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Veterans as their mission to clean up historic cemetery

Dona Ana, N. M. – As Memorial Day rolls around, a group of veterans are making it their mission to refurbish a historic cemetery with the graves of the civil war and the Mexican-American War.

Before the group began its work, the cemetery was overgrown with mesquite bush and wormwood. But in 2013, Peter Stone was scouting locations for a feature film, and walked next to the cemetery and saw a small metal angel, crosses and headstones in the bushes. That led to the idea for him on the renovation of the cemetery.

“It was a cemetery that time forgot. And if you look at the markers, and the age of the data that they birth and the dates that they died. We are the history”, said Stone, a motion picture location scout and army veteran.

This year, Stone and a team of volunteers, mostly veterans, went to work. They removed the shrubs and brush and renovated some of the tombstones.

The research led to a number of the buried were members of Teddy Roosevelt’s Dragoons, a mounted Calvary division. Some of these graves are void and non-identifiable.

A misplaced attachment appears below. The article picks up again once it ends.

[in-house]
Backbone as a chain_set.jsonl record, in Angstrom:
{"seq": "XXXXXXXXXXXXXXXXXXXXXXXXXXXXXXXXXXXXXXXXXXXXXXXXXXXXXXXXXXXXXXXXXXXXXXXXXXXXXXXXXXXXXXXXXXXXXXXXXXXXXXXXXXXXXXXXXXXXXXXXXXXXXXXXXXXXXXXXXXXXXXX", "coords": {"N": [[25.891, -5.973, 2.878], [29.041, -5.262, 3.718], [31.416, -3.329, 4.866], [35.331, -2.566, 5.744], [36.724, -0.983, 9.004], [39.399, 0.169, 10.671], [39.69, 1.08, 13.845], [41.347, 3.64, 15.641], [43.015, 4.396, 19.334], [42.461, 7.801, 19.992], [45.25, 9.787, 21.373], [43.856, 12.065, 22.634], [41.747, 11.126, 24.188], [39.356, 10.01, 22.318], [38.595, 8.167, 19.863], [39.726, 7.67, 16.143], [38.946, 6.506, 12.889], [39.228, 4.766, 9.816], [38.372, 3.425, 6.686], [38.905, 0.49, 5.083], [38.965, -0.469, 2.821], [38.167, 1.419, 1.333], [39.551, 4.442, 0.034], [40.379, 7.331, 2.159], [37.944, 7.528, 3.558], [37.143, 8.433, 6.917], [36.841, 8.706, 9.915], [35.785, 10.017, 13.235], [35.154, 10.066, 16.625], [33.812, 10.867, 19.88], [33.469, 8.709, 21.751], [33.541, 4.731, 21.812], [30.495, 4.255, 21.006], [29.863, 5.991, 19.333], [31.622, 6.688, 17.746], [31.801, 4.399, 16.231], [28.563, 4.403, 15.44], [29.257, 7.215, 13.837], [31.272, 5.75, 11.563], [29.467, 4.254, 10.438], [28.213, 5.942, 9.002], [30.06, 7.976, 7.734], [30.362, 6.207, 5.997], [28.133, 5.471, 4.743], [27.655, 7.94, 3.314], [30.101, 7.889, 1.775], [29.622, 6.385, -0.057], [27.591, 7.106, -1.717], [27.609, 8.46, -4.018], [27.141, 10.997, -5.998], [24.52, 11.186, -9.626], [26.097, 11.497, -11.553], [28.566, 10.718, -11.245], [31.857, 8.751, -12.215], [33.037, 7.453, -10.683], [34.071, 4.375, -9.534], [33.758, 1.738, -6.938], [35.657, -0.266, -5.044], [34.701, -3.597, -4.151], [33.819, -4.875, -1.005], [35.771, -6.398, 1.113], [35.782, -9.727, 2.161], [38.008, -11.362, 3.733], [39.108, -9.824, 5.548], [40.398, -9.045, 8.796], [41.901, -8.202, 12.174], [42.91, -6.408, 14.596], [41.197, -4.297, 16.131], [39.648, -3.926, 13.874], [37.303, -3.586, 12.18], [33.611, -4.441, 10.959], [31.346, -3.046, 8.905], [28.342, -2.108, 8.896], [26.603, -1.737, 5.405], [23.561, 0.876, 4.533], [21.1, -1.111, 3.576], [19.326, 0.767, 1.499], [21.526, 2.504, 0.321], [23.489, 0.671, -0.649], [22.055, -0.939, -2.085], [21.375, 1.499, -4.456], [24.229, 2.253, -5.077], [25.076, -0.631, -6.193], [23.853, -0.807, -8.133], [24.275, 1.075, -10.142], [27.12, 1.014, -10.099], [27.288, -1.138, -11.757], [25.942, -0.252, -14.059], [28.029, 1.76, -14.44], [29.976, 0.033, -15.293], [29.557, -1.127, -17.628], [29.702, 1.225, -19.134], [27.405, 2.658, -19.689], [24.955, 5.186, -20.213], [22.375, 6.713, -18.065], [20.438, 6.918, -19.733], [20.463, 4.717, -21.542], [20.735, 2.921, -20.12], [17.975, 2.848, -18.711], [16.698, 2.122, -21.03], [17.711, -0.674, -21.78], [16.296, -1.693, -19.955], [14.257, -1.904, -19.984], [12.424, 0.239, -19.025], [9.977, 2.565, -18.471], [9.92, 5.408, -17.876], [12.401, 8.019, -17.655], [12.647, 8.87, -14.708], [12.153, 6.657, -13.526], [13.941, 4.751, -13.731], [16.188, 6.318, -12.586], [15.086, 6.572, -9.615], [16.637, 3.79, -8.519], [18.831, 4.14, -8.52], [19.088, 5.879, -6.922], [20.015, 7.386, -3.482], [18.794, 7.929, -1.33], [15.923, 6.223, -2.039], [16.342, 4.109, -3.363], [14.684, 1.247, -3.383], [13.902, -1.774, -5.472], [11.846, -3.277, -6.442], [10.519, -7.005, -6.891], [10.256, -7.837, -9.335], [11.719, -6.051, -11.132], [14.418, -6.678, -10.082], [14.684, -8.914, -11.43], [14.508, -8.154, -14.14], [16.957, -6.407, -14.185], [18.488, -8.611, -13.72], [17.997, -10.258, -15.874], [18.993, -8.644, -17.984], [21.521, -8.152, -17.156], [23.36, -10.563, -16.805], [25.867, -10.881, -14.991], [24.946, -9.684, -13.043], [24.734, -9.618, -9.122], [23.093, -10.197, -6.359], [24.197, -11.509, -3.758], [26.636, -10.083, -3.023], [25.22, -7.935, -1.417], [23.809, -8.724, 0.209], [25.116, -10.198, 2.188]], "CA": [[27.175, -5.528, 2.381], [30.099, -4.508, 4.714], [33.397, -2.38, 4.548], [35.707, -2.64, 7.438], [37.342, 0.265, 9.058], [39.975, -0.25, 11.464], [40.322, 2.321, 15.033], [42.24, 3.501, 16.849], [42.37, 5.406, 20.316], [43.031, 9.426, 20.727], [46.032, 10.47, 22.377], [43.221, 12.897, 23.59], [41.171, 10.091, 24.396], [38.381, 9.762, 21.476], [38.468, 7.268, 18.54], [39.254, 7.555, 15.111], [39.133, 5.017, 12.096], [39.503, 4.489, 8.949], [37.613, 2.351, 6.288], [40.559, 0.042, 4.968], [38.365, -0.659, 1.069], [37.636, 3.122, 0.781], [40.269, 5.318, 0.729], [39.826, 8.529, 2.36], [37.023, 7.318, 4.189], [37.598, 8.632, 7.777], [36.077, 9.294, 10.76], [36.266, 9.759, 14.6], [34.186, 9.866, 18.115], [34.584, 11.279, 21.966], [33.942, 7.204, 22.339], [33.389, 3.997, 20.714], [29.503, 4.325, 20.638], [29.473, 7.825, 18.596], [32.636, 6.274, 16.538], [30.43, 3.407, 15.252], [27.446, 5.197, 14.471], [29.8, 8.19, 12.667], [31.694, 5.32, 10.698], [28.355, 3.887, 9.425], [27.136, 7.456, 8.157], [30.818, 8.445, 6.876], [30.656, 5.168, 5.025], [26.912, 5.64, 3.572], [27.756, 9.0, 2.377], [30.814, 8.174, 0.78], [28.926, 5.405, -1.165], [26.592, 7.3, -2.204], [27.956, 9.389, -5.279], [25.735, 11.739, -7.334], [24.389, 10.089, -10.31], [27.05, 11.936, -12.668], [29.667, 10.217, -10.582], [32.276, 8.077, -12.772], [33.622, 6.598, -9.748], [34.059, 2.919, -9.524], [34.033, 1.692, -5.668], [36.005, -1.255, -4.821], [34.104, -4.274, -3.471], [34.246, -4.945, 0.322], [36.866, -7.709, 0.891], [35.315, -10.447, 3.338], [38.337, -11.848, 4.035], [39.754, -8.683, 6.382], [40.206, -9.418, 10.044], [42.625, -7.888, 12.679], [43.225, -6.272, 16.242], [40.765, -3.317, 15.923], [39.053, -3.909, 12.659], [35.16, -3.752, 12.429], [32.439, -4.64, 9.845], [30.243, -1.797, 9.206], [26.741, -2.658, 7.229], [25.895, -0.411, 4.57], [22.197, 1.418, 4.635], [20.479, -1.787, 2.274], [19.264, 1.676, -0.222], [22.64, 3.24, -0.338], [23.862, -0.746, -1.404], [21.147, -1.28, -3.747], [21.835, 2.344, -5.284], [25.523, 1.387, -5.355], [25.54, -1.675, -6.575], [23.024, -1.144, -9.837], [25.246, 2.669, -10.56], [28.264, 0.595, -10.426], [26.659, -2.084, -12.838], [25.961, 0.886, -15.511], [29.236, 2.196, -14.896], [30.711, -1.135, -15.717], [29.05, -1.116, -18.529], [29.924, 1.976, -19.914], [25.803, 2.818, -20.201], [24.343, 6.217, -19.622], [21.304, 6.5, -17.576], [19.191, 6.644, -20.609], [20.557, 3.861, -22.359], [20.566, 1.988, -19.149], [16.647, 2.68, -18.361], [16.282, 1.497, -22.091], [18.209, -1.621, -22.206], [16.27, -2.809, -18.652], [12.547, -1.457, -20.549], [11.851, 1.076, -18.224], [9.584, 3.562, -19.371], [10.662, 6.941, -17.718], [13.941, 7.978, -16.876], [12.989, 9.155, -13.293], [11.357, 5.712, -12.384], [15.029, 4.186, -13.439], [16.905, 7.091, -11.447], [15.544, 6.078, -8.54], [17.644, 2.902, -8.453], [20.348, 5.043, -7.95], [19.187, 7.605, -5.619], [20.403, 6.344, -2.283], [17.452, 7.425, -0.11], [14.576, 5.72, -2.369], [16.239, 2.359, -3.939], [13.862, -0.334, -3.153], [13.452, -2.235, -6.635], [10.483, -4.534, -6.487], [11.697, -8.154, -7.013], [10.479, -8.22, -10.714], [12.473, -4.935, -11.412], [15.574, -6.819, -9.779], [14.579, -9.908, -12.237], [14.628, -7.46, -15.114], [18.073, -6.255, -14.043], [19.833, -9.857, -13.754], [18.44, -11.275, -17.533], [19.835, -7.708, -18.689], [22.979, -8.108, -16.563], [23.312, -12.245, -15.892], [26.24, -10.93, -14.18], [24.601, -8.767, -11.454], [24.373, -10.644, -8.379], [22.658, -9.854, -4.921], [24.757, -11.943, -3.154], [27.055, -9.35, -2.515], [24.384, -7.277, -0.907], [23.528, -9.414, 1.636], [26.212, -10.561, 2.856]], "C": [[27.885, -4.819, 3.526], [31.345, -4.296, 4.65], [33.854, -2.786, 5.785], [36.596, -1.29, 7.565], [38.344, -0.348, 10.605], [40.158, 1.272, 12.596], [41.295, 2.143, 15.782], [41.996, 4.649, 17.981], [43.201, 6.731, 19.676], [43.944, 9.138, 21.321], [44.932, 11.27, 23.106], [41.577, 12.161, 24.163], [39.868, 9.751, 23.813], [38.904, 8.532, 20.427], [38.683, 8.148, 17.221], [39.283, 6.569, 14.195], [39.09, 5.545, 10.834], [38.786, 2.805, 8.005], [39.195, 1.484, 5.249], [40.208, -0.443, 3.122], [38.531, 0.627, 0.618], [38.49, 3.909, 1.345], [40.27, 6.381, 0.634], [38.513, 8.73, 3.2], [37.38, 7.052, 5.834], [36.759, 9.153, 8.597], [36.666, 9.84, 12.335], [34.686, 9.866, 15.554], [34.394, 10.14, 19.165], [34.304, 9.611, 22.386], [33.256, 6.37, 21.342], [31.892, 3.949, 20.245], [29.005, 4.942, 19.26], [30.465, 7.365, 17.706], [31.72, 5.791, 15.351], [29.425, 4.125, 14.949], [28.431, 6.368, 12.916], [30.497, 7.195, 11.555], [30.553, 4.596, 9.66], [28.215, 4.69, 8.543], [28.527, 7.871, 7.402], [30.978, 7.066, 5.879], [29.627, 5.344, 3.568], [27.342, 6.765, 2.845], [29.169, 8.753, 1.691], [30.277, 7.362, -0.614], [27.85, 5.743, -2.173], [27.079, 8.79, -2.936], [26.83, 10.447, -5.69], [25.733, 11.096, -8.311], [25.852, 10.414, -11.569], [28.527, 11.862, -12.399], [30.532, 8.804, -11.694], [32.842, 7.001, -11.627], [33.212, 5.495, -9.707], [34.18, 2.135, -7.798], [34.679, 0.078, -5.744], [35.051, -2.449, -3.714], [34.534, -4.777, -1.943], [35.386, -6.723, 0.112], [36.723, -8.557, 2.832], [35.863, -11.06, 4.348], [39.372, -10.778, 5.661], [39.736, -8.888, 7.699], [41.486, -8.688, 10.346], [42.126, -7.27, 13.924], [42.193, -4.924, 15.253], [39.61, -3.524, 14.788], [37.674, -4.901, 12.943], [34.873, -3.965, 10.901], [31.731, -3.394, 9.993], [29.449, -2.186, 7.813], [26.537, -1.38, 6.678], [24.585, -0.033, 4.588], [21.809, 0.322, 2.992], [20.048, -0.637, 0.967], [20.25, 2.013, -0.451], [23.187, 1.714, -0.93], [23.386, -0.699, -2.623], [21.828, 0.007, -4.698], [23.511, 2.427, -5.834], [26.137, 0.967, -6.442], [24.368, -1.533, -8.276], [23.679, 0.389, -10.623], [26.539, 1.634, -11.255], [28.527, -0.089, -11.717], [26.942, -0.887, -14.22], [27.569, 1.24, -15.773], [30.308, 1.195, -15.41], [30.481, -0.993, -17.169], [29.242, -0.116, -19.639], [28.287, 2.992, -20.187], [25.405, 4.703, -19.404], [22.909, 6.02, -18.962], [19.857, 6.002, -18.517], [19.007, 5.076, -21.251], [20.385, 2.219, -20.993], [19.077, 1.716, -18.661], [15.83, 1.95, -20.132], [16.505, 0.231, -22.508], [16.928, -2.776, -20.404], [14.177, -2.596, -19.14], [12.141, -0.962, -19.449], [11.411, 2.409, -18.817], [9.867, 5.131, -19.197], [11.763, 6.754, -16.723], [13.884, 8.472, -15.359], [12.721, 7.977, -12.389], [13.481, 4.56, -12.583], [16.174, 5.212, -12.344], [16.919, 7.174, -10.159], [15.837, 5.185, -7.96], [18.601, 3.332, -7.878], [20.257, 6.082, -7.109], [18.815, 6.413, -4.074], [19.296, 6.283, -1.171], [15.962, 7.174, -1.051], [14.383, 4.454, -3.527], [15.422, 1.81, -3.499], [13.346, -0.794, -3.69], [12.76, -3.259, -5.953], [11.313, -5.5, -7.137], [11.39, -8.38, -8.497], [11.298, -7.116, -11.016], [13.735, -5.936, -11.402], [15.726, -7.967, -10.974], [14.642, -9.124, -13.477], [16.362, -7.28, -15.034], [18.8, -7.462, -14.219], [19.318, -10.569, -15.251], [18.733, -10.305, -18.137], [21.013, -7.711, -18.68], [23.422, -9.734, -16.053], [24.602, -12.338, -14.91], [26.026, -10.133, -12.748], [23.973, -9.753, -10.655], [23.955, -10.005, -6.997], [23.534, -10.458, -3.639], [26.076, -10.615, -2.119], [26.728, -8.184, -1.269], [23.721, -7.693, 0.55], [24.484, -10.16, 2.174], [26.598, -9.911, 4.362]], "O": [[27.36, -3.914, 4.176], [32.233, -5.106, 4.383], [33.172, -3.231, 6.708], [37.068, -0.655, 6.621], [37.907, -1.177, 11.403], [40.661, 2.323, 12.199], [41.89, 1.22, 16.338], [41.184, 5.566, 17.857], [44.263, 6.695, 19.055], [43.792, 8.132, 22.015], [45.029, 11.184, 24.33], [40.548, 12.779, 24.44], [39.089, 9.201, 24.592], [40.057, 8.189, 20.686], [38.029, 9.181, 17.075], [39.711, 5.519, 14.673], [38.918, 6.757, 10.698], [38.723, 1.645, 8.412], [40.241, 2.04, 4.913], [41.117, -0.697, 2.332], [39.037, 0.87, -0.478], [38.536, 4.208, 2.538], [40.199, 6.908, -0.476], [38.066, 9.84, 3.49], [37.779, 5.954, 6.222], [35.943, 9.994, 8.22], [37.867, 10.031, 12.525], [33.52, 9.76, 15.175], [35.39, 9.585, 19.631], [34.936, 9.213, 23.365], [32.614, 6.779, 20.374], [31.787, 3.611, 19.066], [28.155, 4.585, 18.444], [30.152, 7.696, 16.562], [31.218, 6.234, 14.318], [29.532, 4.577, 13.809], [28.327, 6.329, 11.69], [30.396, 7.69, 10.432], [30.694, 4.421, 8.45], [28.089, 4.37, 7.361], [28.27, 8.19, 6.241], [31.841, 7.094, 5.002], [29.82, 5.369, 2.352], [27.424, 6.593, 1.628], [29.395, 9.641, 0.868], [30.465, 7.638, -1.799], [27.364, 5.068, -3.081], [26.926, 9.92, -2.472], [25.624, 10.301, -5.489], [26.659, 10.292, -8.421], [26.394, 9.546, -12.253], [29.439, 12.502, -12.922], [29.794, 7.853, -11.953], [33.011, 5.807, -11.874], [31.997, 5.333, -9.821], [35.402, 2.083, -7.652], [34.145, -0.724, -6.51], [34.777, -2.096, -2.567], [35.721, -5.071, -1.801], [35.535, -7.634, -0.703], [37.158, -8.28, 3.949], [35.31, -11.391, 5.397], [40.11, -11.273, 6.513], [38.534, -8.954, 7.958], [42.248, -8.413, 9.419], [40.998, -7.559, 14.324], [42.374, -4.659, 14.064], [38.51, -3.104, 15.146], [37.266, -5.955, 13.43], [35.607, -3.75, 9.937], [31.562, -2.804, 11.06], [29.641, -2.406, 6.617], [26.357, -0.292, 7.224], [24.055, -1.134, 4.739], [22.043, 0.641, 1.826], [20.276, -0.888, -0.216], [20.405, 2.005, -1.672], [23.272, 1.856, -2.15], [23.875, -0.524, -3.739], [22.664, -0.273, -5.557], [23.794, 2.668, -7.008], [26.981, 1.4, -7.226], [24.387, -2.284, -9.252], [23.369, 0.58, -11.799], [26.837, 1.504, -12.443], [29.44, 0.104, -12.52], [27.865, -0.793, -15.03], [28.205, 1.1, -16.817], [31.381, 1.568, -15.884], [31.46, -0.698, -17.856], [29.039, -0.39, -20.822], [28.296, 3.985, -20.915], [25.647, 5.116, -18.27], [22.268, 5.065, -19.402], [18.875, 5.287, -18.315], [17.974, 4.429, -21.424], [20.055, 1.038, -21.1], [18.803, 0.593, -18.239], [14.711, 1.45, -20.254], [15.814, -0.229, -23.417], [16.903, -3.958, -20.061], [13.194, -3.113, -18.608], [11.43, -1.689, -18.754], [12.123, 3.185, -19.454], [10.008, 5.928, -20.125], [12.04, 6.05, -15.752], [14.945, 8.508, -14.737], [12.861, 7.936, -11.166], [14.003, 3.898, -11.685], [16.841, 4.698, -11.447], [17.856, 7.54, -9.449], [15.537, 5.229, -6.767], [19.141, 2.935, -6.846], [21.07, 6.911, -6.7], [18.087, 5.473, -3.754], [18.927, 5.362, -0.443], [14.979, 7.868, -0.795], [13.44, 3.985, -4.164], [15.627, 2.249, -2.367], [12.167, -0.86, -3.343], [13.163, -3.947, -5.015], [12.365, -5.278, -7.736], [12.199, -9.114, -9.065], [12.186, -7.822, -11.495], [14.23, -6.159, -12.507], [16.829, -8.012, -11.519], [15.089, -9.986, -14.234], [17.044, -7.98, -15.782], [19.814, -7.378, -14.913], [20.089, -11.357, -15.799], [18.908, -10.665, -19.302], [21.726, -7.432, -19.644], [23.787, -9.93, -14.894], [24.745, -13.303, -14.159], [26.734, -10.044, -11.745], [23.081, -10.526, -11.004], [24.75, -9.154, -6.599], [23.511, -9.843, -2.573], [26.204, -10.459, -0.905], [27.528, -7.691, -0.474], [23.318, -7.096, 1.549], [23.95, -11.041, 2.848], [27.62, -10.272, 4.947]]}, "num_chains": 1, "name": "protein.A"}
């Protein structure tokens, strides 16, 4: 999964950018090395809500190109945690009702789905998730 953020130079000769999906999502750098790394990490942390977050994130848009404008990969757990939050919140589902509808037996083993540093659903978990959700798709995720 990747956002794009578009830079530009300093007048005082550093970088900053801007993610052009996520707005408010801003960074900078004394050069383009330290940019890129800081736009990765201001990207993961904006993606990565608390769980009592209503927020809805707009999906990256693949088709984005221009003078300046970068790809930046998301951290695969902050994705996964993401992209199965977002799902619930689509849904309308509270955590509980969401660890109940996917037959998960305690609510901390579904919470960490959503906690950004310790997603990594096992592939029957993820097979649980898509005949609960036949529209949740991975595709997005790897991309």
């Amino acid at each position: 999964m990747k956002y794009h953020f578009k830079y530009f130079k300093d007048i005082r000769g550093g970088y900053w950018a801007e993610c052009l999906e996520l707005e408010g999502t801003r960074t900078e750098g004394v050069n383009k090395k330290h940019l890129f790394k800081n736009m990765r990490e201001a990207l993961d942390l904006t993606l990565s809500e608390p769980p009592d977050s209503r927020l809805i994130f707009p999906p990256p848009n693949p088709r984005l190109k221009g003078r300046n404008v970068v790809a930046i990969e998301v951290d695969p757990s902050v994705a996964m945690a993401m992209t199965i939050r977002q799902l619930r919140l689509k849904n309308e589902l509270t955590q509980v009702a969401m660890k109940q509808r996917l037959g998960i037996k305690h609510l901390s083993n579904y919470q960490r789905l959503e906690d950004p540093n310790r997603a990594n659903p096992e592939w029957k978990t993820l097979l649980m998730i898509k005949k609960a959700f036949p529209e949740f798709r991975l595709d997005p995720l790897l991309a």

“It hurts, to see all these veterans are respected. I did not like, not at all,” said Robert Richie, the commander of the American Legion Post 10, and an army veteran.

The effort took a massive leap forward when nearly 200 volunteers in April as part of a joint effort of the local Fox and CBS TELEVISION stations. The volunteers got more done in a day, then the team had finished the year.

“People do care. We reached out and they responded. We are not finished yet, but some honor and respect is given to our heroes of old,” Stone said.

Now all veterans’ graves at the American flags, and spotlights, so that they are visible in the night.

The group also has further plans for the future. They are hoping for a statue and a flagpole placed in the middle of the cemetery and building a fence built along the perimeter.

Volunteers are optimistic, they can arrange a formal ceremony with a color guard, taps and a flyover.

“So people can come here and realize that they are not just a bunch of old stones covered in mesquite bushes. It is part of our history,” said Dona Ana County Commissioner John Vasquez, who is also a veteran.

He estimates that it could take up to two years for the completion of the project, depending on the number of volunteers and the money from their efforts receive.

Ray Bogan is a Fox News multimedia reporter based in El Paso, Texas. Follow him on twitter: @RayBogan

 

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